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Coffyn, Frank, 1878-1960  Search this
Brookins, Walter R.  Search this
Burgess, William Starling  Search this
Hoxsey, Arch  Search this
Parmalee, Phillip Orin  Search this
Prince, Norman, Sergeant  Search this
Taylor, Charles Edward, 1868-1956  Search this
Welsh, Arthur L. "Al"  Search this
Wright, Orville, 1871-1948  Search this
Wright, Wilbur, 1867-1912  Search this
0.1 Cubic Feet (2 folders)
Archival materials
Collection descriptions
bulk 1910-1917
This collection consists of a series of 68 "Field Reports" completed by Frank T. Coffyn logging flight activities of Wright (Brothers) aircraft, for the period from May 5, 1910, through February 24, 1911
Scope and Contents:
This collection consists of a series of 68 "Field Reports" completed by Frank T. Coffyn logging flight activities of Wright (Brothers) aircraft, for the period from May 5, 1910, through February 24, 1911. (One report is for March 26, 1917, and appears to list Coffyn's flights for that day.) The reports were completed on preprinted forms with columns for "Machine Number, Operator [pilot]," "Passenger," "Time of Flight," "Wind Direction," "Wind Velocity," "Length of Flight (Time and Distance)," and "Remarks." Spaces were also provided for Date, Gasoline Used, and Oil Used, and a signature. Fifty-six of the reports are signed by Frank Coffyn; the remaining sixteen appear to be in Coffyn's handwriting. Most are carbon copies. The reports cover flights made at Huffman Prairie, Ohio; Indianapolis, Indiana; Montreal, Canada; Atlantic City and Asbury Park, New Jersey; Hartford, Connecticut; and Augusta, Georgia. Besides Orville and Wilbur Wright, most of the pilots and passengers listed were students who became members of the Wright Exhibition Team. Pilots and passengers include: Griffith Brewer, Walter Brookins, William Starling Burgess, Frank Coffyn, Arch Hoxsey, Ralph Johnstone, Duval LaChapelle, Albert B. Lambert (President St. Louis Aero Club), Phillip O. Parmalee, Norman Prince, Frank H. Russell (first manager of the Wright Co.), Charlie Taylor, and Arthur L. "Al" Welsh [spelled by Coffyn throughout as "Welch"], and Lorin Wright. Most notable is the report of May 25, 1910, which lists the only flight Orville and Wilbur Wright made together, and the first and only flight taken by their father, Bishop Milton Wright. Remarks include notes on modifications and damage to the aircraft, reasons for takeoff failures, and (in some cases) altitude attained in flight. Additional notes on the earlier reports record total flight hours to date for several of the pilots.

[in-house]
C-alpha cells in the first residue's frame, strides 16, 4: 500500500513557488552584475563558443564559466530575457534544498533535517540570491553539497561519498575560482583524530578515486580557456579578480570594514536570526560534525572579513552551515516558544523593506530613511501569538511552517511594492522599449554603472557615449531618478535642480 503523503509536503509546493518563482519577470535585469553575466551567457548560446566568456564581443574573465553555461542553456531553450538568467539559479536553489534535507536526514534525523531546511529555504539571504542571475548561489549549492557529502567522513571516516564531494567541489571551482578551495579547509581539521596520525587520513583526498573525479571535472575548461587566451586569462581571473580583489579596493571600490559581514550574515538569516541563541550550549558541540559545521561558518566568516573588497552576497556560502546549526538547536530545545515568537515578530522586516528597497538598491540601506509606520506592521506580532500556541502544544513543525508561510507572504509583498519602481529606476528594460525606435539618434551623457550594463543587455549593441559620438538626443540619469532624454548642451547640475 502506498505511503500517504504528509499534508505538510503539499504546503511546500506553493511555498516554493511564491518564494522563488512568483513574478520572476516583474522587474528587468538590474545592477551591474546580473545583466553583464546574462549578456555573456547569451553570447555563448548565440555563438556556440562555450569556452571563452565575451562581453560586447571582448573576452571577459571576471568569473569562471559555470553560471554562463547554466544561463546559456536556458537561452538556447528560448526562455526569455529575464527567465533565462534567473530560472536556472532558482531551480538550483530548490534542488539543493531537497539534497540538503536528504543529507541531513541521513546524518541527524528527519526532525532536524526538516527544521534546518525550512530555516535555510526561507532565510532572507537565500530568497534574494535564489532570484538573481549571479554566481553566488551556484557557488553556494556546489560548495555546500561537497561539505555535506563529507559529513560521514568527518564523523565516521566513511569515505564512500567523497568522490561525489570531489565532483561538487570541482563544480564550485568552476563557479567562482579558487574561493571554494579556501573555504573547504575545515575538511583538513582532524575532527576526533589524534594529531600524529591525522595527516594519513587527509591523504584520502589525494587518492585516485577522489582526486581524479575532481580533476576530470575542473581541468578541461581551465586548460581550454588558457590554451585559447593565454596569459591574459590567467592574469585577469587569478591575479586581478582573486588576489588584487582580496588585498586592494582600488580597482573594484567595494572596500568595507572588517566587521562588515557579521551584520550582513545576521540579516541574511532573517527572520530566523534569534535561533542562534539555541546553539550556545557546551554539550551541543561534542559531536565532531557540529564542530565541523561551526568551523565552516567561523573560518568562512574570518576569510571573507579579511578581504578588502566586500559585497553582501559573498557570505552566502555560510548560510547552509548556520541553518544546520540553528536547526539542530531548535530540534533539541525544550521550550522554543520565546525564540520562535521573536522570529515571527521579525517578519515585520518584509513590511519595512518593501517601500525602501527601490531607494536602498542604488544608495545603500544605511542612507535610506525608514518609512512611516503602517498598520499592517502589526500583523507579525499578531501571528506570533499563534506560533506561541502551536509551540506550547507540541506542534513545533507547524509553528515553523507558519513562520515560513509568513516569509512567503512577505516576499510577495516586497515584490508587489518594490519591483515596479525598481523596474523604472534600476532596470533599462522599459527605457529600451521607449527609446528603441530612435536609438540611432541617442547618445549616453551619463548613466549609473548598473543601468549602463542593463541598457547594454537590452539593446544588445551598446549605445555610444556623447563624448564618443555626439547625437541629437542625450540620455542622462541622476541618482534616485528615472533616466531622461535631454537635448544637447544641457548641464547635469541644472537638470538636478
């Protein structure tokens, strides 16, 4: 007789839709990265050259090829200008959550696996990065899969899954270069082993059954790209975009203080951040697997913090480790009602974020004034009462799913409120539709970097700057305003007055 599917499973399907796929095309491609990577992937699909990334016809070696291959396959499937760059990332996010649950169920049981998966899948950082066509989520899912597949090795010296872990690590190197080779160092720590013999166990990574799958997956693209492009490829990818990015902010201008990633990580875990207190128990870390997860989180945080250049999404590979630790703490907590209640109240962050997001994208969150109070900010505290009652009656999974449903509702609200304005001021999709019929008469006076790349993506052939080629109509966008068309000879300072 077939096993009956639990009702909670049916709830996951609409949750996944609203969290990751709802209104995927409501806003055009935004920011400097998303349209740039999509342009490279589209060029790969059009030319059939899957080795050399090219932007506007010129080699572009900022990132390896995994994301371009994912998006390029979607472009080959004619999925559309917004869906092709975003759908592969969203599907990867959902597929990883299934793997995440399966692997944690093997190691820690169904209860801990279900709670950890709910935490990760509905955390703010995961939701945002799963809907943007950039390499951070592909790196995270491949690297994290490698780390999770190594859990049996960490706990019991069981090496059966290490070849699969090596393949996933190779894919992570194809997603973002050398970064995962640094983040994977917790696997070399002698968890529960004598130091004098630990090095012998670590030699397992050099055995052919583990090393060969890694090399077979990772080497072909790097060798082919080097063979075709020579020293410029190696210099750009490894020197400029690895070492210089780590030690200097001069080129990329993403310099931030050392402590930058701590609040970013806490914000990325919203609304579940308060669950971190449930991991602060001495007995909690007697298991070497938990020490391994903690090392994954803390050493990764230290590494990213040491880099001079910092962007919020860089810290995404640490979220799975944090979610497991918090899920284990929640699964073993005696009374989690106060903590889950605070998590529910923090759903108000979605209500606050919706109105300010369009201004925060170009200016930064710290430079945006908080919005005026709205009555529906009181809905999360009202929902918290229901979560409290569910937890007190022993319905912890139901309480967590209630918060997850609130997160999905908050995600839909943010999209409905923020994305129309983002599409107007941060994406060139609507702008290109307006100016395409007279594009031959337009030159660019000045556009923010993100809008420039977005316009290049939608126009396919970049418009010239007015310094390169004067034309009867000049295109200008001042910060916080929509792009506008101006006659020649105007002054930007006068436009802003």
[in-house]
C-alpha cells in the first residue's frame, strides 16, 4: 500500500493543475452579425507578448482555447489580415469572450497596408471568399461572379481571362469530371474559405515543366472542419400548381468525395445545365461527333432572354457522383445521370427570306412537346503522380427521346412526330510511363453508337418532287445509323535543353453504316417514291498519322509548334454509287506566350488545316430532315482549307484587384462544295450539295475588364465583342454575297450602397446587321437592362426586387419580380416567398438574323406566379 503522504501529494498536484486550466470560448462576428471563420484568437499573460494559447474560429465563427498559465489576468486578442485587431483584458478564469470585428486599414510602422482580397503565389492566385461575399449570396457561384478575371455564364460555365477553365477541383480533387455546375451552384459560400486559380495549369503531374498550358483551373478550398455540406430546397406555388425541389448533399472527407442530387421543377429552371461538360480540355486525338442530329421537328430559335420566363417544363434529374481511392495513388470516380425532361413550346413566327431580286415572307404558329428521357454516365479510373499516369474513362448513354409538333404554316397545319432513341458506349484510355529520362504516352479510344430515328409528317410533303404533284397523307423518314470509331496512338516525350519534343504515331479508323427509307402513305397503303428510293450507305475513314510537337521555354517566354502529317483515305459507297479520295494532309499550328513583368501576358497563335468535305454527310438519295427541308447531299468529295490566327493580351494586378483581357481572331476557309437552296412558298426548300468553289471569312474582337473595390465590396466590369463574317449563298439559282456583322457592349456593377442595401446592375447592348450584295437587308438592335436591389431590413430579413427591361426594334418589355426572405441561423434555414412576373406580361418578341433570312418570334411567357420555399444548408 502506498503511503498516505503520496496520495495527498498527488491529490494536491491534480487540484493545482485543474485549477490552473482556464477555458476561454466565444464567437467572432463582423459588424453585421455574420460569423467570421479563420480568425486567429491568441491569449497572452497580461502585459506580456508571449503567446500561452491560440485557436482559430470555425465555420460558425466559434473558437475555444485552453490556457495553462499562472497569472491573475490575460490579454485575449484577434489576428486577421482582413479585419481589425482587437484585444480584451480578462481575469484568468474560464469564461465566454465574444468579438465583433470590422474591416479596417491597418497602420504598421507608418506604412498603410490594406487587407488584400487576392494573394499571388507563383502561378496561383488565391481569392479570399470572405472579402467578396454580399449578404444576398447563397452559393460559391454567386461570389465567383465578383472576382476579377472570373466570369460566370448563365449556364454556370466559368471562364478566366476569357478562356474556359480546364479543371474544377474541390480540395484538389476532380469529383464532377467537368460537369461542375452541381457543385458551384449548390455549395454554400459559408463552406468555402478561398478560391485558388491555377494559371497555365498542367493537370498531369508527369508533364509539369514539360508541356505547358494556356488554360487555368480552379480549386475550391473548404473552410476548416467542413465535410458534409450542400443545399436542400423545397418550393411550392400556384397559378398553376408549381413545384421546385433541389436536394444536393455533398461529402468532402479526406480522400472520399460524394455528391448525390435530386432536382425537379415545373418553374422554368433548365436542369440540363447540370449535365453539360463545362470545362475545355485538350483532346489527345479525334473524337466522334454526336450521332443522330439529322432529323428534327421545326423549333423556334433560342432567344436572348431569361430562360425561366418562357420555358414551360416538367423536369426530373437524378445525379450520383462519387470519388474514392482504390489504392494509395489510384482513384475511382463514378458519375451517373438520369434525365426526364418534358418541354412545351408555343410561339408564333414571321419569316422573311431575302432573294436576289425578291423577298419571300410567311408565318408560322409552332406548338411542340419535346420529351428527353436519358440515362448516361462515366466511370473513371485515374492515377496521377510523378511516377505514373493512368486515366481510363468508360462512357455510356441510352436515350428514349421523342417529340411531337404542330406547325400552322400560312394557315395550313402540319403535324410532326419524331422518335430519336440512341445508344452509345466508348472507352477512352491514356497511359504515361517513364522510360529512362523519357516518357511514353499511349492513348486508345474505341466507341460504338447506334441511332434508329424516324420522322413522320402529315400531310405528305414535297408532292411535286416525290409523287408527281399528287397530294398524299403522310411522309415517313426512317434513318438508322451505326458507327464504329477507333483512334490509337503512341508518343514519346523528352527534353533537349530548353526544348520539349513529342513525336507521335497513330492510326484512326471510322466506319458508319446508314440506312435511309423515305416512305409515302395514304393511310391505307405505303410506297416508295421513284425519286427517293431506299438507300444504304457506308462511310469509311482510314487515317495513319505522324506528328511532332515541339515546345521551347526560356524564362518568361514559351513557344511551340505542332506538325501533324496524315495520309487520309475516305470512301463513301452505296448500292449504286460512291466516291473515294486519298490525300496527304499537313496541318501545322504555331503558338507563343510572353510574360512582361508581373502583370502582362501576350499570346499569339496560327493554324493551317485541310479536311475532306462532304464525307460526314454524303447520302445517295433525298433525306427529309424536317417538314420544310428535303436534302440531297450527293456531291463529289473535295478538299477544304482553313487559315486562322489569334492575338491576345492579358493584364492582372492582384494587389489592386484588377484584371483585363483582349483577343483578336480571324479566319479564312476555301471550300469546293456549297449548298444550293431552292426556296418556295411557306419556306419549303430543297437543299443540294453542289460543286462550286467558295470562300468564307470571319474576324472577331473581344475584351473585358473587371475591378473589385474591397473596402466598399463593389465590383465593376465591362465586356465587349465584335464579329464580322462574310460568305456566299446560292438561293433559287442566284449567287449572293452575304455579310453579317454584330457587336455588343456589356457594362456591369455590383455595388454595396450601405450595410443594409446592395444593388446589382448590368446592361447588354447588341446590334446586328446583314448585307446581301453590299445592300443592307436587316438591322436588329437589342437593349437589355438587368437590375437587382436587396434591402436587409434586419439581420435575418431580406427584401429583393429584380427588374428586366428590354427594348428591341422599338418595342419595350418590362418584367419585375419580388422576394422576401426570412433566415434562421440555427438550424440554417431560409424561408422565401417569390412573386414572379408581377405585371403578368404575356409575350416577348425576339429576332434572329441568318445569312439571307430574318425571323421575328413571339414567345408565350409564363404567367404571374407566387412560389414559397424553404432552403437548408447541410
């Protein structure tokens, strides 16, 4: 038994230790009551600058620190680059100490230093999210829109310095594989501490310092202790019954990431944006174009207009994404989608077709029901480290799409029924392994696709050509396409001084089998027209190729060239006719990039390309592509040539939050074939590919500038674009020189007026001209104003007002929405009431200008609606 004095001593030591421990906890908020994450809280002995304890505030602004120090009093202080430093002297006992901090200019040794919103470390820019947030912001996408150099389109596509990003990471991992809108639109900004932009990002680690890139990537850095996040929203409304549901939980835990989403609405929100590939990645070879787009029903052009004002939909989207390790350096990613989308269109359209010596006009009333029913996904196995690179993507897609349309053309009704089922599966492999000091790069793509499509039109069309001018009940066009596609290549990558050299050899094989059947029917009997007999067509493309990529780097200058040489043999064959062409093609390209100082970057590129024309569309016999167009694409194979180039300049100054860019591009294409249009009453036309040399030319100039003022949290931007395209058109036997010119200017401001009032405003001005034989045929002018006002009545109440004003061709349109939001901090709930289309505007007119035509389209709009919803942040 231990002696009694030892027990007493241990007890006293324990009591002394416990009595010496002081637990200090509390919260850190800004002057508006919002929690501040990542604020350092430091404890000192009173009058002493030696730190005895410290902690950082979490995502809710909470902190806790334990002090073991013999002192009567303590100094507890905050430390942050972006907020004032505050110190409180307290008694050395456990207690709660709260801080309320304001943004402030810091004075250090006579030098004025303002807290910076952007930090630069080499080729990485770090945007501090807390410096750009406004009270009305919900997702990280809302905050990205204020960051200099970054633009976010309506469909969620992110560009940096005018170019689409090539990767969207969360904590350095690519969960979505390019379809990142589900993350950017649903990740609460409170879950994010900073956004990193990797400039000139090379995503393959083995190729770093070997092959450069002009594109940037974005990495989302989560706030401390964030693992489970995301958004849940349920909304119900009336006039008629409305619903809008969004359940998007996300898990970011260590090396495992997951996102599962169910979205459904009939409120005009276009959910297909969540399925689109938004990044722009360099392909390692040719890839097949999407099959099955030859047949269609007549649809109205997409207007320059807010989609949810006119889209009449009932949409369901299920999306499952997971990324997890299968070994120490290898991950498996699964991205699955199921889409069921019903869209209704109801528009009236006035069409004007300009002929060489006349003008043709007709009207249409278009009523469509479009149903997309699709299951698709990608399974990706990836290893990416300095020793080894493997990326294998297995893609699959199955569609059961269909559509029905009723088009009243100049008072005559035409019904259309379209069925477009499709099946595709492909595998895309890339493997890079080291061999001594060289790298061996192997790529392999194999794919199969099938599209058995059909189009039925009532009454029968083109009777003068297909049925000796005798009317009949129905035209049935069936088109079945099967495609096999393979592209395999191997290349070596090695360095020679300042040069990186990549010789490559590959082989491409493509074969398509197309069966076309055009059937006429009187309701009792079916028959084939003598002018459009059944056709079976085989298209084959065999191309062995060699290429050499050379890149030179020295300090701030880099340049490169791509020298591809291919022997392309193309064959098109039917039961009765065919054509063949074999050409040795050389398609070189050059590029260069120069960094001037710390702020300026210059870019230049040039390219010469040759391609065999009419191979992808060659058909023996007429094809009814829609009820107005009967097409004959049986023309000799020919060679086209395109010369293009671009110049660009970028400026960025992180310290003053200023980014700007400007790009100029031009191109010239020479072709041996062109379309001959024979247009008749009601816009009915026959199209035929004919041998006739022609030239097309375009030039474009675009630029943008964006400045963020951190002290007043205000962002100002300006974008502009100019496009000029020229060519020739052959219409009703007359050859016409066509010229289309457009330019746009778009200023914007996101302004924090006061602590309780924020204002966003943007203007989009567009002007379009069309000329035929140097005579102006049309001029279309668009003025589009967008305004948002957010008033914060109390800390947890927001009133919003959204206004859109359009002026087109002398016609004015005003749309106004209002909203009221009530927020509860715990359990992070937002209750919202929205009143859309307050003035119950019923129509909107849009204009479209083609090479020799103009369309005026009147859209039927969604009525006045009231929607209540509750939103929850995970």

This collection is arranged at the item level; pages from log are displayed chronologically.
Biographical / Historical:
Wilbur Wright was born April 16, 1867, his brother Orville Wright on August 19, 1871. They, along with sister Katharine and brothers Reuchlin and Lorin, were raised near Millville, Indiana and in Dayton, Ohio by their mother, Susan Wright, and father, Milton Wright, bishop of the United Brethren Church. As young men, Wilbur and Orville launched a printing business and a bicycle shop. An interest in aeronautics, spurred by the accounts of the experiments of Otto Lilienthal, prompted Wilbur to request information on the subject from the Smithsonian Institution in 1899. In August of 1900, Wilbur built his first glider and that year and the next the brothers tested gliders at Kitty Hawk. The Wrights constructed a wind tunnel to gather accurate aeronautical data and, benefiting from this new information, another glider was built in 1902. In 1903, the brothers were ready to began construction of a powered craft. With the assistance of mechanic Charles Taylor, they added a 4-cylinder, 12-horsepower engine and propellers to the 1903 Flyer and it was sent to Kitty Hawk for testing. At 10:35 am, December 17, on Kill Devil Hill, Orville achieved a flight of 12 seconds--traveling a distance of 120 feet. By 1908 the Wrights were demonstrating their machines in Europe. The U.S. Army Signal Corps advertised for bids for a two-seat observation aircraft and in 1908 and 1909, the Wrights flew at official Army trials at Fort Myer, Virginia. (It was here that powered flight's first fatality occurred: the tragic death of Lieutenant Thomas Selfridge.) The Army was to purchase the Military Flyer (Signal Corps No. 1) for {dollar}30,000 in 1909. In that same year, The Wright Company was established to manufacture Wright aircraft. Wilbur died in Dayton, Ohio on May 30,1912. Orville Wright would live until January 30, 1948
Unknown, Unknown, Unknown, NASM.XXXX.0641
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Aeronautics  Search this
Flight training  Search this
Wright (Brothers) Flight Logs, NASM.XXXX.0641, National Air and Space Museum, Smithsonian Institution.
Archival Repository:
National Air and Space Museum Archives